Posted on January 22nd, 2013 by
There has been a dramatic increase in the number of women undergoing immediate breast reconstruction after mastectomy—and this increase correlates with an increase in the use of implants, according to the results of a study published in Plastic and Reconstructive Surgery.
For some women, treatment of breast cancer involves a single or double mastectomy (removal of one or both breasts). In order to restore the appearance of a breast, women may choose to undergo breast reconstruction after their mastectomy. Research suggests that immediate breast reconstruction can improve psychological wellbeing.
Breast reconstruction surgery has become increasingly refined and can be successfully accomplished in almost all women treated with mastectomy. The goal of breast reconstruction surgery is to create a breast that matches the opposite breast. This can be accomplished by using a breast implant alone, by actually reconstructing the breast with the patient’s own tissue, or by utilizing a combination of these two techniques.
Researchers used data from a national database to assess trends in immediate breast reconstruction after mastectomy between 1998 and 2008. The analysis included information on the type of reconstruction (autologous or implant) and factors associated with the reconstruction.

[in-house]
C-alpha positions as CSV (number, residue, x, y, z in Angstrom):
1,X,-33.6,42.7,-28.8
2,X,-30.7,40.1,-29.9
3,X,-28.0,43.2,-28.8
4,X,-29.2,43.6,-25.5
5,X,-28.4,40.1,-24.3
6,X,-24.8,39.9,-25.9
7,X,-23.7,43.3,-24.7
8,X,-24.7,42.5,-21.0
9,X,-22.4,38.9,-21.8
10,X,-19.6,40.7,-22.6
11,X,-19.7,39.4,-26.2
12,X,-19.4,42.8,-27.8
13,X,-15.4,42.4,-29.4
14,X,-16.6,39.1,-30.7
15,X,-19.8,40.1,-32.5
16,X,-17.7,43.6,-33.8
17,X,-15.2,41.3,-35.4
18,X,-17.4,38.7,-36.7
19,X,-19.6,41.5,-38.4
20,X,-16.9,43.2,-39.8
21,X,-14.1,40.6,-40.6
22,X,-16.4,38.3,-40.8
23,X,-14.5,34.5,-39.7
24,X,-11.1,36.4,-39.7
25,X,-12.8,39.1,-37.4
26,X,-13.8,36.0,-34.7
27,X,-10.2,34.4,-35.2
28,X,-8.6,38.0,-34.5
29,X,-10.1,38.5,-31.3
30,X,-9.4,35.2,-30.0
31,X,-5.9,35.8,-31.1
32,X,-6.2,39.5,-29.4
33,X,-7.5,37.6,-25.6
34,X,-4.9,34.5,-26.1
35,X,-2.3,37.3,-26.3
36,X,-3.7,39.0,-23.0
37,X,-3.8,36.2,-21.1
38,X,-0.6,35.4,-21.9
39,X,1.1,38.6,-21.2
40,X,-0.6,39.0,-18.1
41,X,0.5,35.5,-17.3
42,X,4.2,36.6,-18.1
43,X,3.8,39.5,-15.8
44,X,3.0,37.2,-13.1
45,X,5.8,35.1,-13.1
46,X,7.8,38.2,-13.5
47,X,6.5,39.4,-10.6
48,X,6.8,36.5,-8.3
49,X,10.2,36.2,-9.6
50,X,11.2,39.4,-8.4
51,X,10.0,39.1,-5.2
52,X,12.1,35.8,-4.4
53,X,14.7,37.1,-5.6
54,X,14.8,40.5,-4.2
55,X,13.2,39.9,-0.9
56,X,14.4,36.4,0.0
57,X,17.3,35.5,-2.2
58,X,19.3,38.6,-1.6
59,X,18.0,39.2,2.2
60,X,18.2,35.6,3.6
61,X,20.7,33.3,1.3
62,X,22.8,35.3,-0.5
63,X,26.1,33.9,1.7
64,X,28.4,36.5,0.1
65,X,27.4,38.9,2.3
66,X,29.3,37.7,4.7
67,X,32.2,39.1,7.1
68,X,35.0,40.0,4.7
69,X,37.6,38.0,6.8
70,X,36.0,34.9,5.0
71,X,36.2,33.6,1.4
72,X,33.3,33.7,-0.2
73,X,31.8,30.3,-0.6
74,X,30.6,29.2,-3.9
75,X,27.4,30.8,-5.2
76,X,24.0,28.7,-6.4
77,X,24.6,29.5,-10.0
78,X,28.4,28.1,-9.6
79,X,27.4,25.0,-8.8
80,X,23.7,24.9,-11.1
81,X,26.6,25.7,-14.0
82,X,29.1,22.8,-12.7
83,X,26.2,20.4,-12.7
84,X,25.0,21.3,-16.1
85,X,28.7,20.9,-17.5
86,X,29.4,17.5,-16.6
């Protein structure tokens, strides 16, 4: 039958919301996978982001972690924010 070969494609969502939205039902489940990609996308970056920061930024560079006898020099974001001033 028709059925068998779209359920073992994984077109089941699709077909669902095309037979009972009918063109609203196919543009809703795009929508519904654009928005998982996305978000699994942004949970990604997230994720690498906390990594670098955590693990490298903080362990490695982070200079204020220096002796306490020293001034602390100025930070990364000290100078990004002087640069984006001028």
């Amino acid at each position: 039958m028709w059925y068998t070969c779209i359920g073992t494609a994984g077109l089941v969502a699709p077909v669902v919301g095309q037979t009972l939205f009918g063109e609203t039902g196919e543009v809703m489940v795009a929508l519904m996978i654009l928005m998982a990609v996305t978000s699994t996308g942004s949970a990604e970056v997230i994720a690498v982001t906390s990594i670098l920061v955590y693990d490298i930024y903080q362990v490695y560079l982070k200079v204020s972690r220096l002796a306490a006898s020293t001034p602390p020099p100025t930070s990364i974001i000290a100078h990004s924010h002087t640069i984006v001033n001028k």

The results indicated that out of approximately 178,600 mastectomies, 51,400 were followed by immediate breast reconstruction. During the 10-year period, the rate of immediate reconstruction increased from about 21 percent to 38 percent, which reflected an average increase of five percent per year. The number of autologous procedures (using the patient’s own tissue) remained relatively unchanged during that period; however, the number of procedures using implants increased dramatically—by about 11 percent per year. This correlates with a 203 percent expansion in the overall use of implants.
There were a variety of factors that may have influenced the increase in the rate of immediate reconstruction—including an increased rate of double mastectomies, which rose by about 17 percent per year during the 10-year study period due to an increased effort to prevent breast cancer in high-risk women. Women who underwent double mastectomy were twice as likely to undergo reconstruction with implants compared to their single mastectomy counterparts. Another factor was likely the 1998 Women’s Health and Cancer Rights Act (WHCRA), which ensured coverage for post-mastectomy reconstruction.
The researchers concluded that the increase in immediate reconstruction correlates with a paradigm shift away from autologous reconstruction to reconstruction with implants.
Albornoz CR, Bach PB, Mehrara BJ, et al. A paradigm shift in U.S. breast reconstruction: increasing implant rates. Plastic & Reconstructive Surgery. 2013; 131(1): 15–23.
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